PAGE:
Argument Cultures and Unregulated Aggression
March 14, 2015
There's an online meme that goes, "Arguing with an engineer is a lot like wrestling with a pig in the mud; after a couple of hours, you realize the pig likes it." It's a prevalent enough form of communication in our field that most of us can think of an argument we had recently. Vim versus Emacs. Test-driven development versus whatever is the opposite of test-driven development. Python versus Ruby. JK, that's totally not a debate. Python is clearly superior in every way [**insert smiley, winky, troll face here**]. Argument as a problem-solving tool is one of the big issues hurting diversity on engineering teams.

First, let me explain what I mean by an argument culture. An argument is the use of aggressive opposition to weed out weak logic, keeping the strongest ideas possible. The philosophy behind using arguments for problem-solving is that attacking the weak parts of an idea will leave the best solutions. The metaphor for argument in our culture is war. We think of people we argue with as opponents, we attack their position and defend our own, we can gain or lose ground, and ultimately we can win or lose arguments—just like battles [1]. Arguments are combative and competitive interactions, and can lead to aggressive behavior between opponents. As Deborah Tannen says in her book The Argument Culture, "[An] argument culture urges us to approach the world—and the people in it—in an adversarial frame of mind" [2].
Why do people argue?
The most popular theory as to why humans argue is that it is a tool for asserting dominance [3]. Evolutionarily speaking, the ability to climb the social hierarchy would be advantageous for the procreation and survival of an individual. Dominance, however, is more concerned with winning than truth. We find that to be true when humans argue; the truth often takes a back seat to beating one's opponent, and people will argue a point even after being presented with irrefutable evidence that they are wrong.

In modern-day American culture, we use arguments for decision making in two prominent arenas: courtrooms and political debates. It's no accident that both these forums use arguments as a form of competition, and each has a rigid argument structure with two or more points of opposition and a third party to declare a winner.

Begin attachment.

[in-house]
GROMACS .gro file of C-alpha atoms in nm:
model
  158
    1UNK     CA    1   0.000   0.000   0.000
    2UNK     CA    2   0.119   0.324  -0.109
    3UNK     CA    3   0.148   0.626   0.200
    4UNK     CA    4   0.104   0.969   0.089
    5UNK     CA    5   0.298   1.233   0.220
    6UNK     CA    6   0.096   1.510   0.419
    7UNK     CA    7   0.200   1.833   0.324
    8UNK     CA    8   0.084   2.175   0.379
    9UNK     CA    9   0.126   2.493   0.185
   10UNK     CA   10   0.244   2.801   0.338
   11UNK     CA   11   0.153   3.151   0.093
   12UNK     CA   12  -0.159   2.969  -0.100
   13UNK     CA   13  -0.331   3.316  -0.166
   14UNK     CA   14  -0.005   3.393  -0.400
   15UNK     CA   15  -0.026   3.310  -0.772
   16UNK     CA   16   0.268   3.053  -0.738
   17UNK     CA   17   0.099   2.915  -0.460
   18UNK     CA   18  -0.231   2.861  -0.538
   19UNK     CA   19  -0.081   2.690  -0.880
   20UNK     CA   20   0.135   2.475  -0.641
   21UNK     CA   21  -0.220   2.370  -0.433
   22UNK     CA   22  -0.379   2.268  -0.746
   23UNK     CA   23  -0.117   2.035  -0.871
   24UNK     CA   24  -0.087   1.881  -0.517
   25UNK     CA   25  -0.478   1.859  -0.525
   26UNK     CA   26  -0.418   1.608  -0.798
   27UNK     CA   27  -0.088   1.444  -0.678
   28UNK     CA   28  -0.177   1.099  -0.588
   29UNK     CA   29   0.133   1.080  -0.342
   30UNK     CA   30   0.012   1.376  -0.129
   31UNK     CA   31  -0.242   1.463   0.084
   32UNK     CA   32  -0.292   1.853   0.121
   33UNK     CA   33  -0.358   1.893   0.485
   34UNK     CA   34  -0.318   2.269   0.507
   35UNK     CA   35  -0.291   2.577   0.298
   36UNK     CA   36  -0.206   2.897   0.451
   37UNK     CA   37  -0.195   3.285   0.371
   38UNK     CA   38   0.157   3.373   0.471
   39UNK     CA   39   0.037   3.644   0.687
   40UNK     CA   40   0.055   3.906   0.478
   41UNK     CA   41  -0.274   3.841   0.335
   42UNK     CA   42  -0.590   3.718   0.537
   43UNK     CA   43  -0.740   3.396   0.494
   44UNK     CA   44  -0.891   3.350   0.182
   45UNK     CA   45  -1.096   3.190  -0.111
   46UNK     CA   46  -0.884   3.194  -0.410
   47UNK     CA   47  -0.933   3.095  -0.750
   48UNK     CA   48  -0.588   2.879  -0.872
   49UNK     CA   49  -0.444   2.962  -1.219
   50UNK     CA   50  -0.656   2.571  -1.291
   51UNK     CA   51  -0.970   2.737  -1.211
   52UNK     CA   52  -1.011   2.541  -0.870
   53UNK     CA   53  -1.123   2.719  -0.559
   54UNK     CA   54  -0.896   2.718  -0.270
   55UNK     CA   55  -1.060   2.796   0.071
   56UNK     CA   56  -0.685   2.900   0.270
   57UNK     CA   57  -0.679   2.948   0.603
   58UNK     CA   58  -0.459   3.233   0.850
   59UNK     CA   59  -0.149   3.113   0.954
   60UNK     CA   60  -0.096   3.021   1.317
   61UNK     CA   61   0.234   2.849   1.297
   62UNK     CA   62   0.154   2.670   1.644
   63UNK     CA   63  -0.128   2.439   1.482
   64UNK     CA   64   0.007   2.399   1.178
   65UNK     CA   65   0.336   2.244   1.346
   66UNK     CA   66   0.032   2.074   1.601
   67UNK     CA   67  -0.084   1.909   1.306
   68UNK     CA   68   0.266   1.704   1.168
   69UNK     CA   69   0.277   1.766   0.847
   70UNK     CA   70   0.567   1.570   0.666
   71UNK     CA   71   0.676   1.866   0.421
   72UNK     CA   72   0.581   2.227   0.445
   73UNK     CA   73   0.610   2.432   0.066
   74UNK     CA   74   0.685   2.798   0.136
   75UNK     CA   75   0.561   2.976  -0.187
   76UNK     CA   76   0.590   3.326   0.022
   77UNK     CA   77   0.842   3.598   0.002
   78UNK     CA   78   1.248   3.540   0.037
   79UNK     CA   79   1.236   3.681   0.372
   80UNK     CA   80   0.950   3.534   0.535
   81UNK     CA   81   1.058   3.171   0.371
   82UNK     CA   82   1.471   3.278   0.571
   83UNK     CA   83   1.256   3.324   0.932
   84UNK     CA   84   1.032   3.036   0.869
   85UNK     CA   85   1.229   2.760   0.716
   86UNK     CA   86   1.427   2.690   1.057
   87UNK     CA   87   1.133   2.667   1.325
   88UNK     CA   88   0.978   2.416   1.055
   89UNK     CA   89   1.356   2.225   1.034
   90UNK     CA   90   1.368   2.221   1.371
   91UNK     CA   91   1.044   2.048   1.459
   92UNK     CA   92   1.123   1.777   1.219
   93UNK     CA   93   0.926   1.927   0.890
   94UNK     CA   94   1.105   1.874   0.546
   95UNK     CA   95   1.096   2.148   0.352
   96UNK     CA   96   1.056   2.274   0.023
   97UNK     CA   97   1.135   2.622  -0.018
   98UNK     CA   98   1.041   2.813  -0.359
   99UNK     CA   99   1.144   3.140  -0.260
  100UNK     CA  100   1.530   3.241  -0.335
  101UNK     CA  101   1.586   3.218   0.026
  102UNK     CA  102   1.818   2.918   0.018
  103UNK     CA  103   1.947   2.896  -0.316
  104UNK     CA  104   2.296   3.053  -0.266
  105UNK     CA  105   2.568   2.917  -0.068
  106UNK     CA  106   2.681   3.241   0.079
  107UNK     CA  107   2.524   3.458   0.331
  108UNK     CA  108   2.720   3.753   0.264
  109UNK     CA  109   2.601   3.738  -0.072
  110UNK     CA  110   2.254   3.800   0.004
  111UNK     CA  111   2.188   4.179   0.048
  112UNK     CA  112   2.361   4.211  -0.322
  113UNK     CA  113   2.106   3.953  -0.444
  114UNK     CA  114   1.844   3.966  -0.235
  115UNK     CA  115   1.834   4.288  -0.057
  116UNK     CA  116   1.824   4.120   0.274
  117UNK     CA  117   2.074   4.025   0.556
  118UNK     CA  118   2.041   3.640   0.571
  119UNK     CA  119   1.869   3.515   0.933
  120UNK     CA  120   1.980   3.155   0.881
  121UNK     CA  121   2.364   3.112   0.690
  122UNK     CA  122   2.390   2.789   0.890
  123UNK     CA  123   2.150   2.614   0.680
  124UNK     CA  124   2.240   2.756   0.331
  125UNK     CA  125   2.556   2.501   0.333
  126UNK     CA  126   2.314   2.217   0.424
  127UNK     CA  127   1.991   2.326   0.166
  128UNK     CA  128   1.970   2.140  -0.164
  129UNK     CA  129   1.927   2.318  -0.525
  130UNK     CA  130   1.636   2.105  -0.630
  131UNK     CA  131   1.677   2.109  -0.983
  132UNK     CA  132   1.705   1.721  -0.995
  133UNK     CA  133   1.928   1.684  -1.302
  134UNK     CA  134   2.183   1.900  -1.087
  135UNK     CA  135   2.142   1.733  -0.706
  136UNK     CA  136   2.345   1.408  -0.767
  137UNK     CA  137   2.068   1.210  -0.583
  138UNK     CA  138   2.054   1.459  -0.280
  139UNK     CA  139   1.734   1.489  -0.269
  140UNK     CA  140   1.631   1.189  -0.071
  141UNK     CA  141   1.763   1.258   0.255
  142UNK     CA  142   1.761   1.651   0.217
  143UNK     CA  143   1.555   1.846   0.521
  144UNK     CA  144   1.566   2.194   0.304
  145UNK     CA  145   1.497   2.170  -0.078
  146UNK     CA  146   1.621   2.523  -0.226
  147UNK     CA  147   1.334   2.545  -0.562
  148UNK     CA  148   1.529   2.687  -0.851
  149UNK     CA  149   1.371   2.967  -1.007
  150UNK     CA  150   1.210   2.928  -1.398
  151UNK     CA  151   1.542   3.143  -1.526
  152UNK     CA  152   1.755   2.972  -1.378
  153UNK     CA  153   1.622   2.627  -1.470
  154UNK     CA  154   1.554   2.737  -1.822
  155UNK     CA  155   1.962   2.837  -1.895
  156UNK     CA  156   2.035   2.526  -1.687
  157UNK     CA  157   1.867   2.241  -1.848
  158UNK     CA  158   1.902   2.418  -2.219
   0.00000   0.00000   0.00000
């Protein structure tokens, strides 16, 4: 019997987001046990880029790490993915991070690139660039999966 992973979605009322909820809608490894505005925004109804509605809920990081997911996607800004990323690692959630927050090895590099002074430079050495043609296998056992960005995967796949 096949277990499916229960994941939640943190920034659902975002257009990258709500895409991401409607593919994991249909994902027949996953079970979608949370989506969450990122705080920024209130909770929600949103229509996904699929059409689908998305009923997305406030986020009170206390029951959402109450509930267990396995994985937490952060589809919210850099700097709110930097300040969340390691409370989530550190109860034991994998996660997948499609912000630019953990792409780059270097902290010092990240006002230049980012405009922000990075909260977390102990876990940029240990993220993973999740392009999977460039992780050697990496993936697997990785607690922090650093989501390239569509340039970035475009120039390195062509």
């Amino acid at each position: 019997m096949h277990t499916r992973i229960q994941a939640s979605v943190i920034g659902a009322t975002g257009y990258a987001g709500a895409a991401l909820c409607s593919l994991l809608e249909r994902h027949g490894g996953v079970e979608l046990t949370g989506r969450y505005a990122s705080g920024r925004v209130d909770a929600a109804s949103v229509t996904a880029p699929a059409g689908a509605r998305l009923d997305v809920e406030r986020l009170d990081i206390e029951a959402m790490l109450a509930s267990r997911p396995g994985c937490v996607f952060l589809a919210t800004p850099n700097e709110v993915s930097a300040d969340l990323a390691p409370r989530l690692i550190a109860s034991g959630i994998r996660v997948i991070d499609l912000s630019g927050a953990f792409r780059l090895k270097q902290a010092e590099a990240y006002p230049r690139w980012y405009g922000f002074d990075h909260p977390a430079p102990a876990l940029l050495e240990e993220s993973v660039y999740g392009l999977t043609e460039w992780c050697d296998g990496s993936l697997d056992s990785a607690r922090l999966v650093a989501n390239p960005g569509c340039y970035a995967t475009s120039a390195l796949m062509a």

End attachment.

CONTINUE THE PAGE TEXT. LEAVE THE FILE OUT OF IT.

Slightly deflated football.
In a perfect world, people win arguments through the use of logic, facts, and better information. In reality, most people are pretty terrible at using logic, facts, and information. People make decisions from a place of emotion. We know this because if the emotional centers of a person's brain are damaged, they become incapable of making even the most basic decisions [4]. Arguments are inherently emotional interactions where the goal is winning, and if we have learned anything from sports it's that people will do anything to win. They will dope, cheat, break people’s legs, deflate footballs, and any number of other stupid, harmful, or ridiculous things to be declared the victor. This is why sports have refs, debates have moderators, and courtrooms have judges.

The arenas that use arguments as competition have strict regulations and oversight. Becoming a lawyer requires courses in legal ethics, and lawyers who lie are usually disbarred and lose their license [5]. By contrast, engineering environments are the wild, unregulated west. Without strict rules around the use of arguing and designated referees, people can use arguments to assert authority over coworkers. The desire to win will be so tempting to some people they will even engage in unethical behavior. These people will use almost anything they can get their hands on as a weapon against their opponent.
What type of behavior does an argument culture promote?
An argument culture creates an environment where winning is paramount. As we've talked about, when winning is the goal people can start to cross ethical boundaries. Crossing boundaries and using aggression to win an argument includes making personal remarks, interrupting, speaking much more loudly than an opponent, or entering someone's personal space. Instead of staying on topic and trying to find the best solution, people might use personal attacks to undermine their opponent in order to win. Size and loudness are also ways to make another person back off in a disagreement, leaving the louder, larger person the winner regardless of the content of their argument [6].

Here's an example of how this can play out in the workplace. Let's say the topic of integrating a new technology into your existing platform comes up. Maybe you need to implement caching. Maybe you’re adding a new data store. Maybe you need to build a new service and you’re trying to decide what framework to use. Whatever the topic, it's likely that someone will have a strong opinion on what to do. Many engineers have a habit of jumping right into arguments on behalf of their favorite new technology or architectural scheme. When things get heated, as they often do, one tactic a person can use to win the argument is to undermine the credibility of their opponent.
In the heat of the moment, one opponent says to the other: “You seem really frustrated.”
On the surface this might seem like a kind or thoughtful remark - one person is showing concern for the other person’s feelings, right? In reality, they are using the social stereotype that emotions interfere with rational thinking to undermine the credibility of his or her opponent. While personal remarks like this can be used as a weapon against anyone, it's a particularly potent weapon when used against women. This is because it plays into the historical stereotype that woman are more emotional and less rational than men.